Writer and comedian Seth MacFarland (of Family Guy fame) was suppose to be on the September 11th plane that was hijacked and flown into the north tower of the World Trade Center. He was running late that day and missed his plane by just a few minutes. When asked what significance this plays in his life today, he said:

One of my favorite quotes by Carl Sagan is that we are as a species, and as a culture, we are significance junkies. We love attaching significance to everything, even when there really is no significance and something is just a coincidence, and this is a perfect example to me… Obviously the day itself was a tragedy and a disaster, but if we’re just talking about my case, it doesn’t strike me as something that I am attaching an unbelievable amount of significance to.

 Seth McFarlane: TV’s Family Guy Makes Music, Too (Interview with Teri Gross, Fresh Air, October 17, 2011)

In 1997, Carl Sagan published a book called The Demon-Haunted World, which has a chapter called “Significance Junkies”. In this chapter he writes about the way we misinterpret statistics and replace them with magical thinking instead of clear-headed reasoning. He talks about the hot and cold streaks that athletes attribute to quasi-mystical sources:

We seek meaning, even in random numbers. We’re significance junkies… So what? What’s the harm of a little mystification? It sure beats boring statistical analyses. In basketball, in sports, no harm. But as a habitual way of thinking, it gets us into trouble in some of the other games we play.

 The Demon-Haunted World: Science as a Candle in the Dark, page 349 (Carl Sagan, 1997)

I believe religious people are wired to be “Significance Junkies”, and Mormons are Significance Junkies on Steroids! Contrast MacFarlands view of what happened to him against all the faith promoting stories that spread around Church about a group of missionaries that were suppose to have a Zone Conference that day in the Towers, but got caught up in traffic/missed their train/got sick (pick one) with God protecting them.

The word “junky” is well picked. We crave significance just as an addict craves their drug of choice. When significance is not readily available, then we invent it. We imagine significance all around us. When we do this with games and entertainment, it is harmless, but can cause problems when we apply this to other events in our life.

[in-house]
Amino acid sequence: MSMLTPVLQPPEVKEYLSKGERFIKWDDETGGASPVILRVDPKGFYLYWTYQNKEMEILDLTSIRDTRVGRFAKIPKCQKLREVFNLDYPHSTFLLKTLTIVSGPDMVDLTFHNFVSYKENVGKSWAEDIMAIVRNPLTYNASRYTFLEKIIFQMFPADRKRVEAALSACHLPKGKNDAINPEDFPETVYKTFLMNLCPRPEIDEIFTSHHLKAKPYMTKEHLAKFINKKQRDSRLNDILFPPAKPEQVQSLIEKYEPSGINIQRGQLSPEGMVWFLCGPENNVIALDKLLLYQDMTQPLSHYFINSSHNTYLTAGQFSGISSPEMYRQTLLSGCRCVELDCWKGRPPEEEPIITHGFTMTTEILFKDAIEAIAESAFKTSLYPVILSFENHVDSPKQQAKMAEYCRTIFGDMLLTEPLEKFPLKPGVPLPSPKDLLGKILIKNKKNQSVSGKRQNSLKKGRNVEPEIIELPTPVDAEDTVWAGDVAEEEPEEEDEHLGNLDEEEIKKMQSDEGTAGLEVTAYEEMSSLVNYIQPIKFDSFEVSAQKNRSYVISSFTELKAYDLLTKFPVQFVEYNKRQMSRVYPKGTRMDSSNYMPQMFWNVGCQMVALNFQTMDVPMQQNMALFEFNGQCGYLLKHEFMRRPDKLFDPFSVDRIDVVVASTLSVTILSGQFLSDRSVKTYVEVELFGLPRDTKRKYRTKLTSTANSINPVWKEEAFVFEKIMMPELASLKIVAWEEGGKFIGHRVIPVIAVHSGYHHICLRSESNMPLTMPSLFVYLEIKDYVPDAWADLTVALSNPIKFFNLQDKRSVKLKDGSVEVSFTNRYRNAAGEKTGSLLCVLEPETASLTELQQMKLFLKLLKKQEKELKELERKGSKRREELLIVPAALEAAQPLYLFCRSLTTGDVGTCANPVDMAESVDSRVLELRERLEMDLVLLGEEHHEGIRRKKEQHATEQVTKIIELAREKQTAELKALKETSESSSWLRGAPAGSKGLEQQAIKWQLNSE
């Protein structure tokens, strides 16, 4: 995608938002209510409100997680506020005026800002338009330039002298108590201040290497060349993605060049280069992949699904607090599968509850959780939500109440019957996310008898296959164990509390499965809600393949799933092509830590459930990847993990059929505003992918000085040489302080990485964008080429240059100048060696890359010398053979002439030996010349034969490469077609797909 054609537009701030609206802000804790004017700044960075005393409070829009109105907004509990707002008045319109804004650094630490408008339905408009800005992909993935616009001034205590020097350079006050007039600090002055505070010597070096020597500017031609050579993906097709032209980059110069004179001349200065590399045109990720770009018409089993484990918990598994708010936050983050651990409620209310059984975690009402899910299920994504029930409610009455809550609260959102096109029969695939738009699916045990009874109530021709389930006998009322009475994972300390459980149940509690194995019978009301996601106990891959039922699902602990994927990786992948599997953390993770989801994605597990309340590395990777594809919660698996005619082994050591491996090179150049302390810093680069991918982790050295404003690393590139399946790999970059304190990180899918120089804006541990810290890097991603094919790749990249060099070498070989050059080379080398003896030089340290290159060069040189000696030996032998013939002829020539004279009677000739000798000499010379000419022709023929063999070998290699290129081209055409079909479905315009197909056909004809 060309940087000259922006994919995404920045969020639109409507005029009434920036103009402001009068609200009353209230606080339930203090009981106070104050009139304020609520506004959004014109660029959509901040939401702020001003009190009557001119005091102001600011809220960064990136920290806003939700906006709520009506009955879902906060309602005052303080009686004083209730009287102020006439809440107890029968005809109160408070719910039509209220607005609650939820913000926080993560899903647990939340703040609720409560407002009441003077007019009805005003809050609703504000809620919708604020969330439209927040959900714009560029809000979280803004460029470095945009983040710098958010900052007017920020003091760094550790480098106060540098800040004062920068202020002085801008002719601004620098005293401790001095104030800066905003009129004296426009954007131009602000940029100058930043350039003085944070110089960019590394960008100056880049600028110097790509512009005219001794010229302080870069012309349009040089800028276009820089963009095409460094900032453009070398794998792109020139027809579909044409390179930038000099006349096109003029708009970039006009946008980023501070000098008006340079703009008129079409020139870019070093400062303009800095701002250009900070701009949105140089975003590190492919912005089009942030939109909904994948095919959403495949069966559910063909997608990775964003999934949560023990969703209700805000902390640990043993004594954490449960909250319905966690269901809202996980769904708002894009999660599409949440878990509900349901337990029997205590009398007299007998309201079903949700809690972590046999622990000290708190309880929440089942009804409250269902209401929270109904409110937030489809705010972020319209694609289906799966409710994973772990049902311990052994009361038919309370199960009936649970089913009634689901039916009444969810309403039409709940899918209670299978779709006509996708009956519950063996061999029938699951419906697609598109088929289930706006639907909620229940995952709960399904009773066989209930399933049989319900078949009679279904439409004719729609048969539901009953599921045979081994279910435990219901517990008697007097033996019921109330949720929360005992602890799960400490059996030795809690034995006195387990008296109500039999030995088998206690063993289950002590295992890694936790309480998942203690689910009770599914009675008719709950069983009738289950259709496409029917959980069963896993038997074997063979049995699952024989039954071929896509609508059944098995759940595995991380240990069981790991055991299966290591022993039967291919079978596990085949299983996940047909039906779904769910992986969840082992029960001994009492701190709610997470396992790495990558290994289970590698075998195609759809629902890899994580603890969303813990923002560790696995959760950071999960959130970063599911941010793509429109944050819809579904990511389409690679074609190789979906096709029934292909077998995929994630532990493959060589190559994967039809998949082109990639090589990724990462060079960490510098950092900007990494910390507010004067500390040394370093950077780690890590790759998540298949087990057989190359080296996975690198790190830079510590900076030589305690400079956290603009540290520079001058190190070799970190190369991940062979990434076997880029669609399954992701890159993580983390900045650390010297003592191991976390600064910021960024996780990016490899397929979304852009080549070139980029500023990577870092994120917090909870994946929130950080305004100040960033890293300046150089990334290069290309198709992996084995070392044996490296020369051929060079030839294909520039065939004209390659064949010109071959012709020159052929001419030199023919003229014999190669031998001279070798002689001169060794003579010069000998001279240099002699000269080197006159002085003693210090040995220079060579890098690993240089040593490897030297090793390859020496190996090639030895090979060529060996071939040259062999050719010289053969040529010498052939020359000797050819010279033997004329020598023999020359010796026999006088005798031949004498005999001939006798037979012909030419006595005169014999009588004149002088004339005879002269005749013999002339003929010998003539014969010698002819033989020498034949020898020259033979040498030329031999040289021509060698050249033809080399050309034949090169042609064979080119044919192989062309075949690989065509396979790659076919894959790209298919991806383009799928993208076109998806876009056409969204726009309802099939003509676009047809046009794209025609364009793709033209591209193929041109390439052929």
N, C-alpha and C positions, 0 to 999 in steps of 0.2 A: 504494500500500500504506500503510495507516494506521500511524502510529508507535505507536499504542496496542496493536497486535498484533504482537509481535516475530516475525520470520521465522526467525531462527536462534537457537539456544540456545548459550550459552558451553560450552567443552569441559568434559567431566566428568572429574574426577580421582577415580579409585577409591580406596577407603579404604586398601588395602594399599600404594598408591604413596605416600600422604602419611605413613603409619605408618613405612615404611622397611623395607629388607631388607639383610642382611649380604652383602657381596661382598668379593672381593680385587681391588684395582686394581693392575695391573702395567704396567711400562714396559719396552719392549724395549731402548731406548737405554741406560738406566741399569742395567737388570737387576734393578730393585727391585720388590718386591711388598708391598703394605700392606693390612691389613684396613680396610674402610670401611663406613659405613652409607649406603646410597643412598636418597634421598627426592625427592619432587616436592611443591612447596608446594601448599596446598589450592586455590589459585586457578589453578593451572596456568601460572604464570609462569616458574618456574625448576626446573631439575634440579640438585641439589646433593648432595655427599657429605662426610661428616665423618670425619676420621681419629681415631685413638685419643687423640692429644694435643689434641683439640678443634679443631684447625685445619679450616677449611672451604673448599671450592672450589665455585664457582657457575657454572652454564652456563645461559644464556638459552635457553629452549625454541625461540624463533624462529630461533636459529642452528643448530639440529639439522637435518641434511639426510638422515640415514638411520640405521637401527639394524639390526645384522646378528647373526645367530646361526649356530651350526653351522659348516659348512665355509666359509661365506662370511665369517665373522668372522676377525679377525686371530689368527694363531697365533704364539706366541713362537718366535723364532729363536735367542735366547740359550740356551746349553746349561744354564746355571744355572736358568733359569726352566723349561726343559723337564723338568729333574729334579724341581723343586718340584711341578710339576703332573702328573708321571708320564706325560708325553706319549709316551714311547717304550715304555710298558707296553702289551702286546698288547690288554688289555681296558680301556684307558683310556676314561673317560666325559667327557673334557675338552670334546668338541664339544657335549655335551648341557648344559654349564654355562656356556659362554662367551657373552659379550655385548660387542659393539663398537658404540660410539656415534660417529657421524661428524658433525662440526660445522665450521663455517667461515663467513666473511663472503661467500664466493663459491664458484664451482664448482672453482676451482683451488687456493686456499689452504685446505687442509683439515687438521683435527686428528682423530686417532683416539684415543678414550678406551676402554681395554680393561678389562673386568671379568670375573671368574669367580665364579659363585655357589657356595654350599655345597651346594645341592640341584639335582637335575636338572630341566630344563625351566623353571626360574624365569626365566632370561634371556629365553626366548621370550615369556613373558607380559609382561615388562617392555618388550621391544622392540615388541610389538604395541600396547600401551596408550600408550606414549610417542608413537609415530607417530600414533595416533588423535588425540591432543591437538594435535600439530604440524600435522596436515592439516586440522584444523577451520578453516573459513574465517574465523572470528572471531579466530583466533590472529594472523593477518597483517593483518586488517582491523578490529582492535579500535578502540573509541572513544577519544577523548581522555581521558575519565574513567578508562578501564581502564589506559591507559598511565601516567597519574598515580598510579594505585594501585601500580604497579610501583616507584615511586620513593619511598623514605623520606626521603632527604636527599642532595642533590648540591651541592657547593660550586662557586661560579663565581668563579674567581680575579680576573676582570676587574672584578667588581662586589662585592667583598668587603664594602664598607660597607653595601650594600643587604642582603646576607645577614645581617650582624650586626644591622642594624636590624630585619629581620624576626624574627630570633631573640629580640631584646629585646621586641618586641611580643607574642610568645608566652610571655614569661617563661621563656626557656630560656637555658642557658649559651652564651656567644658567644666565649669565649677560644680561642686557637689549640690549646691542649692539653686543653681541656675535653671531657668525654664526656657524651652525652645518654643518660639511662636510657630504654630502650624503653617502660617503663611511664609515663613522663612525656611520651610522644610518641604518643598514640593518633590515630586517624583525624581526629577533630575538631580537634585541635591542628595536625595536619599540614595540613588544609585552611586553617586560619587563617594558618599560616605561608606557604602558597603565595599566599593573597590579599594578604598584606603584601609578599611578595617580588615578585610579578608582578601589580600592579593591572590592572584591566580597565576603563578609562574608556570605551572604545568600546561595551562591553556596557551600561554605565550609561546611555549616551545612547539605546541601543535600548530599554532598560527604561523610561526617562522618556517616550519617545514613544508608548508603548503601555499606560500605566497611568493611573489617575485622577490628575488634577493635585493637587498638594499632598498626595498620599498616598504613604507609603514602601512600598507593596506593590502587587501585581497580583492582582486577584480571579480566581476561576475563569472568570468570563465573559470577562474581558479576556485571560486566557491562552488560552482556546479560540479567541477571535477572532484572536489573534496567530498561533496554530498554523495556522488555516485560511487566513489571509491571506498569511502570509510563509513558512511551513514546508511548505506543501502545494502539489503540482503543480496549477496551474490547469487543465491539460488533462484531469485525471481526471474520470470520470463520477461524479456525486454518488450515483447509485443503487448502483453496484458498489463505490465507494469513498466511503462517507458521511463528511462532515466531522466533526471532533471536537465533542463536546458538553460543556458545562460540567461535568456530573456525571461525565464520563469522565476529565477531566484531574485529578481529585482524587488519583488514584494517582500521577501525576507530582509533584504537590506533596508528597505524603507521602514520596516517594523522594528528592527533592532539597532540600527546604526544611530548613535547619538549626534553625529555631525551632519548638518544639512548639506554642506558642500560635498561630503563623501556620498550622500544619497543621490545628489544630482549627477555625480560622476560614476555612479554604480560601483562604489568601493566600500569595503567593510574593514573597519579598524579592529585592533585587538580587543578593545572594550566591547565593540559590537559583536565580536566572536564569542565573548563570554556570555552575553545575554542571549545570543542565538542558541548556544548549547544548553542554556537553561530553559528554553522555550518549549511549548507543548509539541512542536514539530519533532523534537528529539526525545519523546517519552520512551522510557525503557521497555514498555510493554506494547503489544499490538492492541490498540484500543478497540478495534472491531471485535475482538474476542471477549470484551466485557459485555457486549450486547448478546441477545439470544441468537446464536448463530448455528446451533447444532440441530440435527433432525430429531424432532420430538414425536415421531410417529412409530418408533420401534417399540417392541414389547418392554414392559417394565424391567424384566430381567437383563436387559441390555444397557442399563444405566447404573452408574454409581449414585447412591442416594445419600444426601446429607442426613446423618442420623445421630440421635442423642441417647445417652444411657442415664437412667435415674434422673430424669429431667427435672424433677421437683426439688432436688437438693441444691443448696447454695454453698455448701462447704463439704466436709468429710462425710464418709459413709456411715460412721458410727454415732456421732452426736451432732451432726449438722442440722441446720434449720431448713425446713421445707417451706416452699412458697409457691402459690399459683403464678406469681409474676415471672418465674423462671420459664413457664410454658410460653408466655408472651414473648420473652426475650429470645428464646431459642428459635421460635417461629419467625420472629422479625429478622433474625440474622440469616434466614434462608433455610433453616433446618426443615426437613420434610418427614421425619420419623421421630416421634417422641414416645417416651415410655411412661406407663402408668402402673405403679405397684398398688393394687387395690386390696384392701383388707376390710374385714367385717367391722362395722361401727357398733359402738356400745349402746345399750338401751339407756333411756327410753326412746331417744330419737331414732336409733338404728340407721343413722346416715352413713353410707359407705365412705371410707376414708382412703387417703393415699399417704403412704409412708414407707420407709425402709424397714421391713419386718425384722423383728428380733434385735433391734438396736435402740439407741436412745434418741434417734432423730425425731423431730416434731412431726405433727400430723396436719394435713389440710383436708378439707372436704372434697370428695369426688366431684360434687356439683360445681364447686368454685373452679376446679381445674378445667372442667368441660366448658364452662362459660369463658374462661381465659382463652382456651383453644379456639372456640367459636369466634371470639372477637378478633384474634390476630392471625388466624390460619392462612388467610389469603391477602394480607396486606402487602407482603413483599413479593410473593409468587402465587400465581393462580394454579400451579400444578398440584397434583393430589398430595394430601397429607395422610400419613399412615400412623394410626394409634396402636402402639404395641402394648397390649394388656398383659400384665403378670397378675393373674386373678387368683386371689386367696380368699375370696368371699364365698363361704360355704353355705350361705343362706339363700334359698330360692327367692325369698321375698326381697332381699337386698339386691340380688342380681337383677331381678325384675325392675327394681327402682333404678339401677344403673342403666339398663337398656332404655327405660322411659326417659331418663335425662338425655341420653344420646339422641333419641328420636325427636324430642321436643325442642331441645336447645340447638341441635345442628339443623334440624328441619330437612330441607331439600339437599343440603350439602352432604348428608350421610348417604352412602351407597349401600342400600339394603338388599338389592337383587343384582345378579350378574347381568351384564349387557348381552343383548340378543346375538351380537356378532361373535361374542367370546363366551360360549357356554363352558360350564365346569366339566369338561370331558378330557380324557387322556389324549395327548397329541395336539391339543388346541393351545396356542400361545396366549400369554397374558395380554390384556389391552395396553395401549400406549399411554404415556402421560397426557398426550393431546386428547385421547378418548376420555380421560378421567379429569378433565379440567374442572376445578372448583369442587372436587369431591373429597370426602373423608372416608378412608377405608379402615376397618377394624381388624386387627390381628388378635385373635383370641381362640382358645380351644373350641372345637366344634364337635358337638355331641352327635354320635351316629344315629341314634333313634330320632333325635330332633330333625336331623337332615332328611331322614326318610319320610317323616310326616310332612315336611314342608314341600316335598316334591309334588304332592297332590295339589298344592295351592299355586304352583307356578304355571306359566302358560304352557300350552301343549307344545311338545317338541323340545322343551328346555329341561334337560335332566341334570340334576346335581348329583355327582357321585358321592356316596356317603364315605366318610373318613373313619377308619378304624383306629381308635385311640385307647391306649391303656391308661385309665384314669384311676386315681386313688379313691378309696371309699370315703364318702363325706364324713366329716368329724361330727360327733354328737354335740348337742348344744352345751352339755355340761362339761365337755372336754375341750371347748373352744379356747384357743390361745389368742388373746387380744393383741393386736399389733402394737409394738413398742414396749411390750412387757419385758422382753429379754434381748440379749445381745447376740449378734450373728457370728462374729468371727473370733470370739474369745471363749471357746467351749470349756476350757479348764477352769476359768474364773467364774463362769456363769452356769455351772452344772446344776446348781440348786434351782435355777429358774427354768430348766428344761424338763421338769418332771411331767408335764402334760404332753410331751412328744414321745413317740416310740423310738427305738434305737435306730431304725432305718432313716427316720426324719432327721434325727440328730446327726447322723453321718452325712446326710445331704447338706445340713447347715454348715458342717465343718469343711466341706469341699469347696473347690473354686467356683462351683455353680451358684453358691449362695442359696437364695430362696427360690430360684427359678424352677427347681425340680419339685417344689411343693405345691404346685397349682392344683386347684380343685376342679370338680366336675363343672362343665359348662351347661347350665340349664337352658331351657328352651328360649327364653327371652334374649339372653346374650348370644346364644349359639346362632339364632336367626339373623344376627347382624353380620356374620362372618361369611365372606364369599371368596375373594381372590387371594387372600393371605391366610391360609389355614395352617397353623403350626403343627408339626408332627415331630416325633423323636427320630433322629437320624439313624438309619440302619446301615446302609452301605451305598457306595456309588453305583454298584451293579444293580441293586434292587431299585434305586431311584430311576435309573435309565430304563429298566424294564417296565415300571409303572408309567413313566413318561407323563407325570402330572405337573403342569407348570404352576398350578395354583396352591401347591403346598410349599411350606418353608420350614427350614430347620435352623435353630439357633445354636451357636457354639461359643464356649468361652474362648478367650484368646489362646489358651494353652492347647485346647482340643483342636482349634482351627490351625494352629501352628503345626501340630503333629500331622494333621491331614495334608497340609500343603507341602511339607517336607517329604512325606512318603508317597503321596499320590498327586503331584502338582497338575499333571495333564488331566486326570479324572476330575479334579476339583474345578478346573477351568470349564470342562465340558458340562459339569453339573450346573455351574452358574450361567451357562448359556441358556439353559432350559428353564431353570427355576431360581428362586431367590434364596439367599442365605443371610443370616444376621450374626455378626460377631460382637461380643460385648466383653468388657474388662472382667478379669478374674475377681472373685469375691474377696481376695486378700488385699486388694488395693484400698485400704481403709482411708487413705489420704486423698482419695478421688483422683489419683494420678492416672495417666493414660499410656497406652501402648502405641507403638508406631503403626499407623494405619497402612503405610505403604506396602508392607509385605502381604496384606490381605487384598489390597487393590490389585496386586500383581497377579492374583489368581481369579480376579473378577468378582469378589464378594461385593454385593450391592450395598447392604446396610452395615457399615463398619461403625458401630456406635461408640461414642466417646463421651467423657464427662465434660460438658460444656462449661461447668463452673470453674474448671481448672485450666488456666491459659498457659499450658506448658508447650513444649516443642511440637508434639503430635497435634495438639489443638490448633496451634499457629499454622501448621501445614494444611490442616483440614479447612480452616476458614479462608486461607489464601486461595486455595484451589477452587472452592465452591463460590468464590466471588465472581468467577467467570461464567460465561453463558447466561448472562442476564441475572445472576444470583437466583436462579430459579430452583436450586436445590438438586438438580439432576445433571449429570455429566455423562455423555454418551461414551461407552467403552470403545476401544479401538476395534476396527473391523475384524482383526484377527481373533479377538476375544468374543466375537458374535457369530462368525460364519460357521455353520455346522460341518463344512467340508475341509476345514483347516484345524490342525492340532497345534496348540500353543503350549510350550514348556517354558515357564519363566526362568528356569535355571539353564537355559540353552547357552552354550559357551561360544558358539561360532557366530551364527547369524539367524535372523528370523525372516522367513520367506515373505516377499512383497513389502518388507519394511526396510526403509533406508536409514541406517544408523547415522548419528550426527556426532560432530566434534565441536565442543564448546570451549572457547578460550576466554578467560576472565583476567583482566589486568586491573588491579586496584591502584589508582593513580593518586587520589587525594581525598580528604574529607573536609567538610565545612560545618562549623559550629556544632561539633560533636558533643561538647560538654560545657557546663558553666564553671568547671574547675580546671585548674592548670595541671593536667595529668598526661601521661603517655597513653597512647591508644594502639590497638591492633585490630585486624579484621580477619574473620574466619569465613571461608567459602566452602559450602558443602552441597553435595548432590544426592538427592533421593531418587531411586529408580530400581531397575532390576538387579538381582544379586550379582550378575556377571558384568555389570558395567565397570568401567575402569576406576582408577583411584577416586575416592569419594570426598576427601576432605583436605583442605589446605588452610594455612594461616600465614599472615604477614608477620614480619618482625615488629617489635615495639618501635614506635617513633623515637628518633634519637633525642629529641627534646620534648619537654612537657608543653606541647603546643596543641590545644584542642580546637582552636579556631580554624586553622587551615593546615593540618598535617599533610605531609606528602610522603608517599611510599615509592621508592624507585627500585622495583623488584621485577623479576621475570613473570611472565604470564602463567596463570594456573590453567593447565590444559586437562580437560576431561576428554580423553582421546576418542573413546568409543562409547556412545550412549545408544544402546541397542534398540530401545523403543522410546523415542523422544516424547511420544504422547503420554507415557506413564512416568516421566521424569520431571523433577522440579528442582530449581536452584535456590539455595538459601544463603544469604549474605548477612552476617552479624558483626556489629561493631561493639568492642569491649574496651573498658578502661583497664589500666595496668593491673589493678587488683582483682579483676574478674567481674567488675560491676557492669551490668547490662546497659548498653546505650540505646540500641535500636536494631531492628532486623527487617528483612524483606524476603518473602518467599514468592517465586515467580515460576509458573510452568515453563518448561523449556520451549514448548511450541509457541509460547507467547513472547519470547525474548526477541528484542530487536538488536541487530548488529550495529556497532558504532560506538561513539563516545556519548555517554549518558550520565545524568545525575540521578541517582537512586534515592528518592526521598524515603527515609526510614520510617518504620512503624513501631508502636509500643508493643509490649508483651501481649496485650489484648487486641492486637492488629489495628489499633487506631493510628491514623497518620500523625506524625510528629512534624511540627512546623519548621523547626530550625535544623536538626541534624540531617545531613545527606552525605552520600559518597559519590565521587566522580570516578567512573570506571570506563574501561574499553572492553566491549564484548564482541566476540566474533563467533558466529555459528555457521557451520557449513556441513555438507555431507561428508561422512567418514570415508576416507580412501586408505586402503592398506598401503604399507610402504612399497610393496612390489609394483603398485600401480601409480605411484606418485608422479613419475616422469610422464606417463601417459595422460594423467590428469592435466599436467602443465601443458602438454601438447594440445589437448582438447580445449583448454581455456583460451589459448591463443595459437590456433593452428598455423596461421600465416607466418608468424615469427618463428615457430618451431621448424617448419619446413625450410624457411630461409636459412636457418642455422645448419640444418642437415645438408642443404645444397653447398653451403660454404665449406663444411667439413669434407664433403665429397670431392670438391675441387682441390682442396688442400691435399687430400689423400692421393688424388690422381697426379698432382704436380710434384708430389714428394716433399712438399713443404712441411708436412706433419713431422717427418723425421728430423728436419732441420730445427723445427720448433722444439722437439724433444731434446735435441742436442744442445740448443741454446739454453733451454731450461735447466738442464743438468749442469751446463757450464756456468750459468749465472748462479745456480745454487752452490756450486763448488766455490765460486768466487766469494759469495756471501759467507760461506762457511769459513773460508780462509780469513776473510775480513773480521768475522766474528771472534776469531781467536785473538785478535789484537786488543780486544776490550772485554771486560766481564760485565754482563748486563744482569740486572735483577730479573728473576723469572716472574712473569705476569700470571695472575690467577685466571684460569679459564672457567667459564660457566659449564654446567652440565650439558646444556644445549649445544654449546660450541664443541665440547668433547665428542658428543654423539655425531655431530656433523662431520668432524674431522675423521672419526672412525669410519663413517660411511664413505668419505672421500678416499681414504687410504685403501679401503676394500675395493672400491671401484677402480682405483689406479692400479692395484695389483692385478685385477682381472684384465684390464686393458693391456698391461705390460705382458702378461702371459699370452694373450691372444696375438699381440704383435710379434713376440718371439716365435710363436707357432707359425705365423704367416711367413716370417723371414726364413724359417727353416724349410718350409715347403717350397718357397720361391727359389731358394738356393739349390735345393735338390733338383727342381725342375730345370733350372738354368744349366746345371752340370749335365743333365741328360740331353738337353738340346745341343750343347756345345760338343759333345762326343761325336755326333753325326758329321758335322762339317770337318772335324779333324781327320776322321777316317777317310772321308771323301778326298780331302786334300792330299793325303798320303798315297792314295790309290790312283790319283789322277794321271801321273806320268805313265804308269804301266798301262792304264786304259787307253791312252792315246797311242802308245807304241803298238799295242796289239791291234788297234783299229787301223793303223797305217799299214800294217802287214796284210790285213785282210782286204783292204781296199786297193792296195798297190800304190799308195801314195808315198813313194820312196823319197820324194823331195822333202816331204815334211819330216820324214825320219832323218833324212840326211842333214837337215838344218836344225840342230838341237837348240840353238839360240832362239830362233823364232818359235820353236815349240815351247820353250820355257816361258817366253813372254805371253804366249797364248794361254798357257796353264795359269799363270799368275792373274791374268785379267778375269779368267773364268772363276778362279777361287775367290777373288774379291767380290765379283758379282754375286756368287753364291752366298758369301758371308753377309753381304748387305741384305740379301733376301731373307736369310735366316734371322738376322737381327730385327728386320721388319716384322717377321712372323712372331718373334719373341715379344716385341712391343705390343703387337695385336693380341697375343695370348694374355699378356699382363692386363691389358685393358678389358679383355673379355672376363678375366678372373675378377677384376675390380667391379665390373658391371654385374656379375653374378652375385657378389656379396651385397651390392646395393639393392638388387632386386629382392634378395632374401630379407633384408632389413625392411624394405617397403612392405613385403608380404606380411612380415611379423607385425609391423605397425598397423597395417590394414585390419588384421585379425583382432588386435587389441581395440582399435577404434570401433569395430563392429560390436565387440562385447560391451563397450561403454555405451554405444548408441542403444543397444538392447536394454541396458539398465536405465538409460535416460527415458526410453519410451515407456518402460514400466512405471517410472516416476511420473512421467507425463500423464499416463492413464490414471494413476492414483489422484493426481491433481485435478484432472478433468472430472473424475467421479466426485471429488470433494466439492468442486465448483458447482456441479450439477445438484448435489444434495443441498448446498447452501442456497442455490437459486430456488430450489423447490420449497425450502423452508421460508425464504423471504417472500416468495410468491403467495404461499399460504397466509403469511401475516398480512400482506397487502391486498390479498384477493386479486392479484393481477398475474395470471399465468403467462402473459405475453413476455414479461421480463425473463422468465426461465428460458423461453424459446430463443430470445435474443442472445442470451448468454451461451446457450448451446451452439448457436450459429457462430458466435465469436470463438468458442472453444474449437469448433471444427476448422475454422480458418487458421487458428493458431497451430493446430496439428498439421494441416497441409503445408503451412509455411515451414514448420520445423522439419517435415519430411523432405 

The examples of this in Church abound. We have all heard talks and stories about lost keys found, child saved from falling tree, miraculous curing of cancer, future prophet saved from certain death after engine of small airplane explodes in a fireball (or not) and they make an emergence landing. This randomness of life cannot stand. We need a God that is pulling the strings and saving us.

What is the harm with this? What is the impact to the person sitting in the audience that had a close relative die in a plane crash? A widow sitting with three young children morning her husband who died of brain cancer after many priesthood blessings. By attributing saving events to a benevolent God, and not just random events causes real harm to those who lost in the grand lottery of life.

But the sad fact is that we matter less than we think we do, and the universe is more random than we want it to be, and those can be painful truths to accept. We crave significance and invent meaning not because we’re stupid, but because we’re creative: it hurts to admit our insignificance. Religion provides order in the random chaos of the universe.

I think this quote from mathematician and philosopher Henri Poincaré sums it up well: We also know how cruel the truth often is, and we wonder whether delusion is not more consoling.


1. Have you had events in your life that you attributed to a higher force, which in hind sight you now recognize as just a random event?

2. Have you even been harmed by others who assigned miraculous meaning to a random events?

3. It there a way to believe in a God, and still acknowledge the randomness of the universe? Maybe a non-interventionist God?